TOKYO — Since ancient times, Japan has had countless numbers of summer festivals which incorporate local traditional culture and customs. Here are some interesting festivals from around Japan.
Aomori Nebuta Festival
In the festival, 22 large “nebuta” floats featuring big lanterns and pictures of samurai parade along the street for about 3 kilometers. It often takes about three months to create a float. The year, the festival will be held Aug 2-7 in Aomori city
Akita Kanto Festival
Kanto Festival is one of the three big Tohoku festivals. The festival is held to ward off bad luck and mid-summer heat. The Kanto Festival originates from the Neburi Nagashi festival (Washing away sleepiness) which was already a tradition of Akita in the Horeki period (1751-64). It gradually changed to today’s format in which male performers balance huge bamboo poles of lanterns (kanto) that weigh 50 kilograms and are 12 meters tall on different parts of their bodies.” This year, the festival will be held Aug 3-6 in Akita city.
Iwate Sansa Odori Dance Festival
The Sansa Odori Dance Festival is the world’s largest taiko drum parades. Local people dance and chant “Sansa! Sansa!” to chase away demons. The “Mitsuishi Legend” is said to be the origin of the festival. In ancient times, the demon Rasetsu threatened local people who people prayed to Mitsuishi Kami, a god, for help. Mitsuishi Kami caught Rasetsu and made him promise to never threaten people again by putting his hand print on the rock of Mitsuishi Shrine. This year, the festival will be held Aug 1-4 in Morioka city, Iwate Prefecture from 6 p.m. to 9 p.m.
Tokyo Asakusa Samba Carnival
Started on 1981, the Asakusa Samba Carnival has become one of the most popular festivals in Tokyo, drawing about 500,000 people every year. It imitates the Rio Carnival in Brazil and is the biggest samba carnival contest in Japan. Every year, 20 teams consisting of 150 to 300 people participate and the most gorgeous team wins the contest. This festival was started to rejuvenate the Asakusa district which used to be the center of entertainment in Tokyo. This year, the festival will be on Aug 23 from 1 p.m. to 6 p.m.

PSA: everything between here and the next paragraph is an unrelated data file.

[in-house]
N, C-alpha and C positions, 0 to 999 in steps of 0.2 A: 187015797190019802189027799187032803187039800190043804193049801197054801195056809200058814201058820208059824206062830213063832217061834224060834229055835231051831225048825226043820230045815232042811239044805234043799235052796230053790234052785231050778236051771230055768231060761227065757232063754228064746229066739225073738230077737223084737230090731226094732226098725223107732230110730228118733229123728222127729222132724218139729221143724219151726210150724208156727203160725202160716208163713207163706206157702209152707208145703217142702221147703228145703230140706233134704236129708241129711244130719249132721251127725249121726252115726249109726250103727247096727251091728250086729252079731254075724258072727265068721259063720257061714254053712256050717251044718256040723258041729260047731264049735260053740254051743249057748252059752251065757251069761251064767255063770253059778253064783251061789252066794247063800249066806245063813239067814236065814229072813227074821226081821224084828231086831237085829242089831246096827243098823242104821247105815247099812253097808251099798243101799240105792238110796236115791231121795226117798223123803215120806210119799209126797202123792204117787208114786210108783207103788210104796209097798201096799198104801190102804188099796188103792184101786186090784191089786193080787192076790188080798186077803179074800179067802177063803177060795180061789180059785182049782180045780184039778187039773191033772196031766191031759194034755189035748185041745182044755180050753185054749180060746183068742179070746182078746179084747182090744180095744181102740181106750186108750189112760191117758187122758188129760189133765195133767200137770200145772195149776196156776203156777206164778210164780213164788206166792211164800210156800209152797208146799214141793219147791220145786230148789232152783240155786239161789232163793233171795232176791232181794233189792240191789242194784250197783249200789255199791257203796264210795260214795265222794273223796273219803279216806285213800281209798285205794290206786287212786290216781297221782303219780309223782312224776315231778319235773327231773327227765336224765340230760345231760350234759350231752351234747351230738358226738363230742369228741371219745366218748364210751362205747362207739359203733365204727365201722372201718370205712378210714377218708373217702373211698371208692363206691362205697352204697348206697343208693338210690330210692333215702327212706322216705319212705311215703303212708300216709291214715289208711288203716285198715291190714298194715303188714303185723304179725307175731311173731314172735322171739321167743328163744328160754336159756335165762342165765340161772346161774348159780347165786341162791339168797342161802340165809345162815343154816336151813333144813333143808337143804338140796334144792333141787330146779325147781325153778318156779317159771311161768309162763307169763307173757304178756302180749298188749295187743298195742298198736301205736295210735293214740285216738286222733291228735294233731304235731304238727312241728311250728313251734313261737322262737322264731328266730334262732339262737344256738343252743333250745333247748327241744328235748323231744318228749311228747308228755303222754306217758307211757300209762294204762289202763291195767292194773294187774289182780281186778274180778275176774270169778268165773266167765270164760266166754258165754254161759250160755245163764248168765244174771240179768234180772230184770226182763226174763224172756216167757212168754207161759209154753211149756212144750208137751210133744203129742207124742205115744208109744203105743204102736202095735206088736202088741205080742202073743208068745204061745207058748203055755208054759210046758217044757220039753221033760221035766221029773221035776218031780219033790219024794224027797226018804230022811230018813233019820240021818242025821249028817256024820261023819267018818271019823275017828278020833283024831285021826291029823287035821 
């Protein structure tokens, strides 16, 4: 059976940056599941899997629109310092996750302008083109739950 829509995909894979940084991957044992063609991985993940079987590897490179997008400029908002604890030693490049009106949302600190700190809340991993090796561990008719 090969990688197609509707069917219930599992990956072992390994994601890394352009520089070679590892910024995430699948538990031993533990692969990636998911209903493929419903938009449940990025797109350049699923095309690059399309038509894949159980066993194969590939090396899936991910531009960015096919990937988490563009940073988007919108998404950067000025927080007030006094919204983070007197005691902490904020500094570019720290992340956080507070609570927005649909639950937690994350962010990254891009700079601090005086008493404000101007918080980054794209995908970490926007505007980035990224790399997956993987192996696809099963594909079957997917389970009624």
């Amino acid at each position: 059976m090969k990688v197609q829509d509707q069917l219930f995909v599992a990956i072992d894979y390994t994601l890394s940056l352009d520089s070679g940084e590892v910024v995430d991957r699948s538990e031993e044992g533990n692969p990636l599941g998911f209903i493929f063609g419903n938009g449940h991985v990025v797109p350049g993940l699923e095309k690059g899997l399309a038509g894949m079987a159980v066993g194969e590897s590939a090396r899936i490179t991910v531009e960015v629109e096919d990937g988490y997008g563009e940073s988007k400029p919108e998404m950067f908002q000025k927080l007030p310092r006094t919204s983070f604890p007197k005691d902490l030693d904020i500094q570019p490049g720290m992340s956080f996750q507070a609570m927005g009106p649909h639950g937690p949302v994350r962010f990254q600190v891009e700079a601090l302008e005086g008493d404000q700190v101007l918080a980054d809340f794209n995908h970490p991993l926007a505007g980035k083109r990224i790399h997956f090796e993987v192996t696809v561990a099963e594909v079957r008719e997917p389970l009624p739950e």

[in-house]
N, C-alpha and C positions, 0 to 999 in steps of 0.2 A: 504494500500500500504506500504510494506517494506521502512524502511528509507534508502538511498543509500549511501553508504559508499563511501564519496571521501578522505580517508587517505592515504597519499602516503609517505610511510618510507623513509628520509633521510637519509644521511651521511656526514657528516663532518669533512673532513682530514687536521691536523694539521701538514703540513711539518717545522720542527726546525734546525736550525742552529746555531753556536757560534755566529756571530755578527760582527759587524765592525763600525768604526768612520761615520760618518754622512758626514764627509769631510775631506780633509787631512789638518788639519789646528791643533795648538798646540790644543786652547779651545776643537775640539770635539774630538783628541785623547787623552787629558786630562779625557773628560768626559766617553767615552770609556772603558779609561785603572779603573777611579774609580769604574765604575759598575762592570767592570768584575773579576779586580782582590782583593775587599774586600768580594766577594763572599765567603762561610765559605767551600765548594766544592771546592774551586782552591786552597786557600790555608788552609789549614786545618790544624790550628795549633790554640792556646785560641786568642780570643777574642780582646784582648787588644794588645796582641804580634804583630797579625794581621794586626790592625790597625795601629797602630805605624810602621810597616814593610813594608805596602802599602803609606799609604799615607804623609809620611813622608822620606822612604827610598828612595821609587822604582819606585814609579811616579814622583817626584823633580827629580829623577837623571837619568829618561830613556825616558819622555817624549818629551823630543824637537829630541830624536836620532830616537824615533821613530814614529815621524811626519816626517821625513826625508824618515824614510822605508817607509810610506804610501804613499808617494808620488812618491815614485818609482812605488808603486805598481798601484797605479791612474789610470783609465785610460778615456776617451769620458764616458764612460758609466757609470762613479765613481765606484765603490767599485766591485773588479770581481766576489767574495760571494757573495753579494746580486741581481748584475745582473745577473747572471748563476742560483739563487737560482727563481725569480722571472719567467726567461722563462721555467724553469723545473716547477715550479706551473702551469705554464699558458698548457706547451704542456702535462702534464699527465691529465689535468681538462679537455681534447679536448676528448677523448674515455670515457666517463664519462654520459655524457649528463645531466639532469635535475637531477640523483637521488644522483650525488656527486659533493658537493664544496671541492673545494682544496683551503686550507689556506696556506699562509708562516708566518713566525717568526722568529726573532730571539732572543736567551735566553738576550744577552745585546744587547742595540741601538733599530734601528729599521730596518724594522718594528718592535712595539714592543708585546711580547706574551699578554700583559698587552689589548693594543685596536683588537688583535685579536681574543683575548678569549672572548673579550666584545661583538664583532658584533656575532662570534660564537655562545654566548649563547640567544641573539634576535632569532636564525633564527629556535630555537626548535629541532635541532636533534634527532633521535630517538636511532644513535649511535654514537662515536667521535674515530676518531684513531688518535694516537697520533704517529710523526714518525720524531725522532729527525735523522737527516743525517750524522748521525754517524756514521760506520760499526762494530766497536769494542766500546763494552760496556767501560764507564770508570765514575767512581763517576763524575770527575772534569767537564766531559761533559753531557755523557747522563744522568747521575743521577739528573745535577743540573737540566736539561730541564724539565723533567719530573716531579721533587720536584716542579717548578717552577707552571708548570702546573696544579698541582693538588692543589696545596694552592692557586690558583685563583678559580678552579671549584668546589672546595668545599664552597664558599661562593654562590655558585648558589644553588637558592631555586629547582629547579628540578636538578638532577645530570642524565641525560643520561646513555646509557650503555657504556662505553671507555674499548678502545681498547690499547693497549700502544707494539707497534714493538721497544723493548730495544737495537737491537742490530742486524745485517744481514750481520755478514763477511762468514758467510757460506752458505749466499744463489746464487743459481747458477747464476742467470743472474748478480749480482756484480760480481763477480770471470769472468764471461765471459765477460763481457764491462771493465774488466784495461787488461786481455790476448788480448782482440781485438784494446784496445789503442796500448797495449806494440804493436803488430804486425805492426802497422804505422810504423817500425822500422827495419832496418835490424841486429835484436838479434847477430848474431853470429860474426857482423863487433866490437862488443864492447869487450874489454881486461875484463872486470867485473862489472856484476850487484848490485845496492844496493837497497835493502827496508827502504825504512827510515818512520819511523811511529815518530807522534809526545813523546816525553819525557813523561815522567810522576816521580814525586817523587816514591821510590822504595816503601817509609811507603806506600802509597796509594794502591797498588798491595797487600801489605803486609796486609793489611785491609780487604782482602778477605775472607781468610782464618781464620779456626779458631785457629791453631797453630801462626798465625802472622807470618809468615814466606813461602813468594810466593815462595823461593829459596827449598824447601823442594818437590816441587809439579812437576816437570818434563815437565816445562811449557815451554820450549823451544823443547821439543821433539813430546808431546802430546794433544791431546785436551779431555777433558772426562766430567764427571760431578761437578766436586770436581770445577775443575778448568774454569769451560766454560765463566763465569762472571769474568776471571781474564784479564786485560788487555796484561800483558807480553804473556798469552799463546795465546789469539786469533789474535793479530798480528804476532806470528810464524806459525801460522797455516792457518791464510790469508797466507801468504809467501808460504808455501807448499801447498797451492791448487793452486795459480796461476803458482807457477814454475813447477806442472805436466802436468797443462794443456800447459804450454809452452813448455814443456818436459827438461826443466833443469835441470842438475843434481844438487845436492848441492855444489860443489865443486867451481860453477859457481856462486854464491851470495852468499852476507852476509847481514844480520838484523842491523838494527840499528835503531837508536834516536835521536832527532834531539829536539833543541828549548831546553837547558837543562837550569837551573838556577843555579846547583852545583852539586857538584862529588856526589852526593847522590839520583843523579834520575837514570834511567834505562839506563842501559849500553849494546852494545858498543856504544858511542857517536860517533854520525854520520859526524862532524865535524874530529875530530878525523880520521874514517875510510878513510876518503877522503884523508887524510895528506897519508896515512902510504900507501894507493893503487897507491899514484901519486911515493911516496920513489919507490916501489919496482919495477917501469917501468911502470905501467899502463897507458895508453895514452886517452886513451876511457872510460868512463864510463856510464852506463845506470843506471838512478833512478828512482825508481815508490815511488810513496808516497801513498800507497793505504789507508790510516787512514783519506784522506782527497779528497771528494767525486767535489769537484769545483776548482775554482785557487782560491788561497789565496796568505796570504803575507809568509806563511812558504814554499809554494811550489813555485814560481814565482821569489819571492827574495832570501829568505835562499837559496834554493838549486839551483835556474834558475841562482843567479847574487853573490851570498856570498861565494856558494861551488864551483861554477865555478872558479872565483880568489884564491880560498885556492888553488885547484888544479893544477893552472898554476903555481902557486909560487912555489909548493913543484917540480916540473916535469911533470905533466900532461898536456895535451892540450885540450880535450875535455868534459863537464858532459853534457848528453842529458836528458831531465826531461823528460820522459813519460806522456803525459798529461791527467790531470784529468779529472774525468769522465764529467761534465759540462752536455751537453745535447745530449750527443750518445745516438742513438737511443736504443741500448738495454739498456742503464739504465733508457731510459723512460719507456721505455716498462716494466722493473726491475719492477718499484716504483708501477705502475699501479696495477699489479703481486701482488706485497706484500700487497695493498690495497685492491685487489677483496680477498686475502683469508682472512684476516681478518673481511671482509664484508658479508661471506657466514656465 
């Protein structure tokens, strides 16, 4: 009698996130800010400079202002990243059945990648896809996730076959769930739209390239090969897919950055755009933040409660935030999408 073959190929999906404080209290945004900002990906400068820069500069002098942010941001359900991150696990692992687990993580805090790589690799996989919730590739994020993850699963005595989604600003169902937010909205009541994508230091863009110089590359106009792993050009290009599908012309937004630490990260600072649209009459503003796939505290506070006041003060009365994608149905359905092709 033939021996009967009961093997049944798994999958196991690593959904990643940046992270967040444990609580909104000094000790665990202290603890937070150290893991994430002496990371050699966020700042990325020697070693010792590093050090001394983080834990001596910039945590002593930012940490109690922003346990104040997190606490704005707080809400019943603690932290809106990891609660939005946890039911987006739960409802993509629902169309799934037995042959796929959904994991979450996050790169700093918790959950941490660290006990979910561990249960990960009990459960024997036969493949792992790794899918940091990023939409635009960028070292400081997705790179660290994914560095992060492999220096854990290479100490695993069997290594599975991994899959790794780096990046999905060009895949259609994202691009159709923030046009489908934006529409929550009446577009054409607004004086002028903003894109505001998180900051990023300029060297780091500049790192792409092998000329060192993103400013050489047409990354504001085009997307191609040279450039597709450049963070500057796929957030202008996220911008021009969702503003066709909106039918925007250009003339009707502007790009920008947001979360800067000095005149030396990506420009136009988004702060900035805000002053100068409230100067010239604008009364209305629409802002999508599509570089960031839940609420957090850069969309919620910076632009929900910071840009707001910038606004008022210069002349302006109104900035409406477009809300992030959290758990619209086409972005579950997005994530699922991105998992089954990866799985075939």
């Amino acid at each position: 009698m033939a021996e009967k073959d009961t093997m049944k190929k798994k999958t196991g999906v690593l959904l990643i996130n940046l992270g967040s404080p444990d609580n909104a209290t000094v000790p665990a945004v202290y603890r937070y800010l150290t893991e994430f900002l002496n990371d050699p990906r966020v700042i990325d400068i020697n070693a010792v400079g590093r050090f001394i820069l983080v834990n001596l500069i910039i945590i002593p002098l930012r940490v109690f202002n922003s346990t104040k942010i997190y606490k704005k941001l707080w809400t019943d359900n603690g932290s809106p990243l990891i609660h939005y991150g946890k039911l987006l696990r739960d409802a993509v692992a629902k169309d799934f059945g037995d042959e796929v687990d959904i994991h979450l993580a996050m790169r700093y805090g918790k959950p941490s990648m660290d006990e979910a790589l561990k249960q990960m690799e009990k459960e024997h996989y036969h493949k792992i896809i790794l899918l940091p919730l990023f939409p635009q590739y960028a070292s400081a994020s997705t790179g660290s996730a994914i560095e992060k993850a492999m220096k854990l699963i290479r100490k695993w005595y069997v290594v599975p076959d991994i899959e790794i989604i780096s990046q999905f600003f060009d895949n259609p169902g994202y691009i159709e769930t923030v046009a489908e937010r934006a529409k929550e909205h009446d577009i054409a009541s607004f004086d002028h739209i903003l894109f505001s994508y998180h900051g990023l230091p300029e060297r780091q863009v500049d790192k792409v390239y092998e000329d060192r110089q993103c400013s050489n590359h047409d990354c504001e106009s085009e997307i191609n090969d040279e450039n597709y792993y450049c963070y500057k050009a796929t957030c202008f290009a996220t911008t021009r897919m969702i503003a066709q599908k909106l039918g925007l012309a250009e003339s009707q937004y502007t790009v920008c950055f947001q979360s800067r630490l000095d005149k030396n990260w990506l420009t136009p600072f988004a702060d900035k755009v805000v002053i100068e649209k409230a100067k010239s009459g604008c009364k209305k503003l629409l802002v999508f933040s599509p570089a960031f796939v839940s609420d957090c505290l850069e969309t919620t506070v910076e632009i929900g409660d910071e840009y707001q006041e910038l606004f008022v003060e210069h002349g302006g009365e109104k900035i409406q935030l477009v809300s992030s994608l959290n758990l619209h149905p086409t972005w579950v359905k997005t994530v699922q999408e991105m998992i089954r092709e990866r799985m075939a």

Kyoto — One of the most famous festivals in Japan, it will be held July 1-31 in Yasaka shrine, Kyoto. This event was originally held to appease the gods and avert disasters such as floods, earthquakes and disease. This festival has been held every year since 970.
Hakata― The Hakata Gion Yamakasa Festival has many stories about its origin, but the most common one is that it started in 1241, when an epidemic occurred and people sprinkled water as a cure. As with Kyoto, the event goes for the whole of July.
Narita― The Narita Gion Festival has a 300-year history, and is also held to pray for good luck and no disasters. Narita city will bustle with gorgeous floats and food wagons. The event will held July 5-7 in Narita city, Chiba.
Hiroshima Kangen Festival
The Kangen Festival is held in the World Heritage Itsukushima Shrine on Miyajima Island. This festival originated from an aristocratic event in the Heian era to perform music on boats to comfort the gods. This event will held on the evening of July 13.
Tokushima Awa-Odori Festival
With over 400 years of history, Awa-Odori is one of Japan’s most renowned festivals and one of the three big Bon Odori festivals. Over 1.5 million people visit from outside of Tokushima. The origin of this festival is vague, but it is said that after Tokushima Castle was constructed, people celebrated the accomplishment with dancing. During the Edo era, Awa-Odori was banned by Bakufu, because it was viewed as a peasant uprising. This year, the festival will be held Aug 12-15 in Tokushima city.
Kumamoto Hinokuni Festival
First held in 1978, over 5,000 people dance along a street in Kumamoto city to a famous Kumamoto folk song, “Otemoyan,” named after a woman. This year it will be held Aug 1-2.
Okinawa Eisa Festivals
Celebrating Okinawan music, dance and culture, the Eisa Festival has a long history, But according to Wikipedia, its modern origins date back to postwar Okinawa. In 1956, then under U.S. military occupation, the first Zento Eisa Contest was held in Koza (part of modern-day Okinawa city. It was originally an effort to recover from great damage to the base-dependent commercial city caused by the “Off Limits” ordinance of the U.S. military. As a contest, participating groups were judged by screening criteria such as costumes, formation, technique, the number of performers and innovation. The event will be Aug 15-17 this year in Okinawa-shi, Okinawa.
Originally published on www.japantoday.com
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